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Breaking Weekly Digital Gridlock #8: Why Identity is Strategic High Ground in Banking

Weekly FinTech Tip: Putting Identity in the Hands of the Consumer is the Future of Banking

What is identity, really? Identity is defined in the Cambridge Dictionary as who a person is, or the qualities of a person or group that make them different from others. Your identity is specific to you. Currently, identity at your organization is a collection of documents and assurances that the person you’re speaking with or doing business with is actually the person that they claim to be. It’s the very first thing you must do before you can do any business with this person. If you have them on a call center call, you’ve got to prove who they are. If you’re talking to them digitally through the mobile application or home banking, you have to prove who they are before you can continue. Identity is an important aspect of every transaction that we do.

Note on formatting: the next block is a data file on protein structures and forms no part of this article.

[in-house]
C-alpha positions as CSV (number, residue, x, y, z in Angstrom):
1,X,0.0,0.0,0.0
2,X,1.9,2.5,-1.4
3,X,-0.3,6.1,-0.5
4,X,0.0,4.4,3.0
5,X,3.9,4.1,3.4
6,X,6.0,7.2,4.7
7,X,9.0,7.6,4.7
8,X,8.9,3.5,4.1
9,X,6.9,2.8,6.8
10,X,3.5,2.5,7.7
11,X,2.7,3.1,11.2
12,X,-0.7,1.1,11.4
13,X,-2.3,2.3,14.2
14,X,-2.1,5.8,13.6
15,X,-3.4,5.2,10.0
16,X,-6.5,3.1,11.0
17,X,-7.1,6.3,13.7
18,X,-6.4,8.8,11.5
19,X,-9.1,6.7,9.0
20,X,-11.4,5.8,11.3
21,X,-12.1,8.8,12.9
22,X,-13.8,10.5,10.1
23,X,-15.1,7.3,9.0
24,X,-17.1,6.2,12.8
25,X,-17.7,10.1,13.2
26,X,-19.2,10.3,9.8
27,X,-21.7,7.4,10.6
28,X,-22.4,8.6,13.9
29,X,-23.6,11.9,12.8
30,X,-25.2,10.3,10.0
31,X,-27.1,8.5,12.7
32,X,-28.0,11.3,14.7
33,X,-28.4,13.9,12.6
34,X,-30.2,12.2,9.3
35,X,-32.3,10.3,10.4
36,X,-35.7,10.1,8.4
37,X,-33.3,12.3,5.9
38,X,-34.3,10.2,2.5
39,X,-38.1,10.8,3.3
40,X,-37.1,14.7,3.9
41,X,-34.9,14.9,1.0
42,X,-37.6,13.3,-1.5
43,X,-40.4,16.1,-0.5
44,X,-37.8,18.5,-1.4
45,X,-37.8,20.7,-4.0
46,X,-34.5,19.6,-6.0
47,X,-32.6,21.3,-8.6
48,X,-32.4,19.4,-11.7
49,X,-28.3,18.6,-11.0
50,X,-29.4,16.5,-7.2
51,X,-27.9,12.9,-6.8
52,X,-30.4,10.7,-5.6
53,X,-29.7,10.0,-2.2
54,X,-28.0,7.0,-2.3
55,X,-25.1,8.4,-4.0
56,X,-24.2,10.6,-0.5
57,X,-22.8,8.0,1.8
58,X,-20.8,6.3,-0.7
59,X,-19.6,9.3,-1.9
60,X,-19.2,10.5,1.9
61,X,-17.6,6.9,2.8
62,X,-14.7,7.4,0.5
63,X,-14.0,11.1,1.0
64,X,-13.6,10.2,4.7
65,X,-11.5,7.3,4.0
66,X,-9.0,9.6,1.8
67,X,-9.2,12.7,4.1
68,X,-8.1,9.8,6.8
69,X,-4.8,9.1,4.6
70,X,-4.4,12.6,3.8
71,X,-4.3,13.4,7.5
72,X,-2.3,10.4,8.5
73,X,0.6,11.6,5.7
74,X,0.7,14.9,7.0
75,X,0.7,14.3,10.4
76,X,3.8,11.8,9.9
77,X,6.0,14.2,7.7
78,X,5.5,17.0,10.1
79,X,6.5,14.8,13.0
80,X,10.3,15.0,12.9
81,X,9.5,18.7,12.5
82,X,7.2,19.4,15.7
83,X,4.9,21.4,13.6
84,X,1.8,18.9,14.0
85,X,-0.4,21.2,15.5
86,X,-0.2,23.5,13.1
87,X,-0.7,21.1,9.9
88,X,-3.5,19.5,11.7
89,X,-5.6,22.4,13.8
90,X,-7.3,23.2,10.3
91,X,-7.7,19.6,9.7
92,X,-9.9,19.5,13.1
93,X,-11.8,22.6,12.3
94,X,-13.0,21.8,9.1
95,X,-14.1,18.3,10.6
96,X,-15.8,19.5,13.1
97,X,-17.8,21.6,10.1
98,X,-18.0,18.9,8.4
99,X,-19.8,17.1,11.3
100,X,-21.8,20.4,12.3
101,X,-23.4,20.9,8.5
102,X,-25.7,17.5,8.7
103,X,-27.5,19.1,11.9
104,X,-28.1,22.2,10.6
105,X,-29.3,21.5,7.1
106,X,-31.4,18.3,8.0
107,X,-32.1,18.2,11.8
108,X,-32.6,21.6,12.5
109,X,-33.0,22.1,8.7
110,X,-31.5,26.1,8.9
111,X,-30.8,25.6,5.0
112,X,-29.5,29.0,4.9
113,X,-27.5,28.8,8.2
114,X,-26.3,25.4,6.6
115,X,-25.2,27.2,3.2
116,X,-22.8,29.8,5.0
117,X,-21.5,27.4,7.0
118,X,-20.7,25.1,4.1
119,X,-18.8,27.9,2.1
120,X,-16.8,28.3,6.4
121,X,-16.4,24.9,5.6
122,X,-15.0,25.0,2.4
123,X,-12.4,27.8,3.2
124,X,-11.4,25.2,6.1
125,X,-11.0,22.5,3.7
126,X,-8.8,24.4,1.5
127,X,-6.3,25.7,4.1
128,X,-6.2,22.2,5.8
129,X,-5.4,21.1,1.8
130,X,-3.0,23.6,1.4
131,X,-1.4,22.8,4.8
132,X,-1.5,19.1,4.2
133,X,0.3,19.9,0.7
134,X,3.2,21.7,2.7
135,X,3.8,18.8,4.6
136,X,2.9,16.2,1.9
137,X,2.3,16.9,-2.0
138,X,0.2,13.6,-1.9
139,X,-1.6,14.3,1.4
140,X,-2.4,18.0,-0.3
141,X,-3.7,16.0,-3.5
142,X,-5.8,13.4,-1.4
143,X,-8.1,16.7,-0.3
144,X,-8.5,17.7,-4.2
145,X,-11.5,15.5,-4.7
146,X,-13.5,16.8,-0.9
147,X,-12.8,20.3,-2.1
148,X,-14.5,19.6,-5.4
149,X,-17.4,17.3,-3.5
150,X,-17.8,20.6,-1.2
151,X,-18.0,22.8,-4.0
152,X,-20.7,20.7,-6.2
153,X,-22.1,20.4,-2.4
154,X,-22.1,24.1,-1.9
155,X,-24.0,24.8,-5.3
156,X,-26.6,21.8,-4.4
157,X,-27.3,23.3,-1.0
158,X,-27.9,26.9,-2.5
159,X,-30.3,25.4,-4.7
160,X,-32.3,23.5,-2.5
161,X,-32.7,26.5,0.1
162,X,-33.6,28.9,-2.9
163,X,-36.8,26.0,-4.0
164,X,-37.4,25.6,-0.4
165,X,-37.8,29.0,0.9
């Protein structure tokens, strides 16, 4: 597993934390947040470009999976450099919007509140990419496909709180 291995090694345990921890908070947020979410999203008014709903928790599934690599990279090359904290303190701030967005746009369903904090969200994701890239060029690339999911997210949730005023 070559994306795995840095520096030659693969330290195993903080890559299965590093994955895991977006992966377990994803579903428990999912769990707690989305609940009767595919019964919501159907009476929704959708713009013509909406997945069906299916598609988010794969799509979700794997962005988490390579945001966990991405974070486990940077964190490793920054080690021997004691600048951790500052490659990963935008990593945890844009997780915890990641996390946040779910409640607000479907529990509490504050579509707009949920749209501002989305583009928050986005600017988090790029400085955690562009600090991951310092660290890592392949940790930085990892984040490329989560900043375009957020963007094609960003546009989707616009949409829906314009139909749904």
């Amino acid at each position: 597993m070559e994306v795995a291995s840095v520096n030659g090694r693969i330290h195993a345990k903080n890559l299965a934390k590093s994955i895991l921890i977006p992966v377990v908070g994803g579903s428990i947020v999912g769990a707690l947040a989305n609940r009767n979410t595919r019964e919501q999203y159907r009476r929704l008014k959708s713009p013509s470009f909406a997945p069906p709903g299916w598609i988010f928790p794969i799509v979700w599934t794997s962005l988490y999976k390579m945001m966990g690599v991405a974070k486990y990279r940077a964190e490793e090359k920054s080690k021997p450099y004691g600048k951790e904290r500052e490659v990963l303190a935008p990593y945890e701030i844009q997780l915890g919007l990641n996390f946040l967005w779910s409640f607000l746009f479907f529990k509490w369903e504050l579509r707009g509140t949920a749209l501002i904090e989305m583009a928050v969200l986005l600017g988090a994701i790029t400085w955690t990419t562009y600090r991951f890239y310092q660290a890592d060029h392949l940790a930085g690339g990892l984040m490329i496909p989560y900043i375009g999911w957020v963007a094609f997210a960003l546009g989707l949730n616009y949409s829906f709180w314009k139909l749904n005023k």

How and why is identity changing? Currently, when we are onboard something to join a bank or credit union, we run the mandatory regulatory checks that are needed, such as KYC, AML, and OLFAC, and then we check documents to confirm that that’s who they are. After that, we assign them a password, perhaps a user I.D., and some other tokens that allow us to identify them, but we store that identity and that identity is not transferable to anywhere else.

Well, the future is what’s called SSI, or Self-Sovereign Identity. Simply put, a self-sovereign identity on the block chain is a permanent identity that can only be accessed in full by the person or entity to whom it belongs, yet portions of that identity can be shown to any individual organization or agency whenever it becomes relevant. Since some self-sovereign identities are decentralized and encrypted, identity theft or incidents like last year’s Equifax hack become much less of a problem.

How will this new type of identity process change your organization? It will remove the friction from the onboarding process, it will increase security by removing passwords and including higher levels of encryption, and finally, it will increase your privacy. It will allow people to keep their data private.

If you would like to learn more about identity, there is a great book by a good friend of mine, Doc Searls. It’s called The Intention Economy: When Customers Take Charge, and you can find this book on Amazon. If you’re a programmer and you’re interested in learning more about identity in practice and how to deliver it as a digital technology, you can go to

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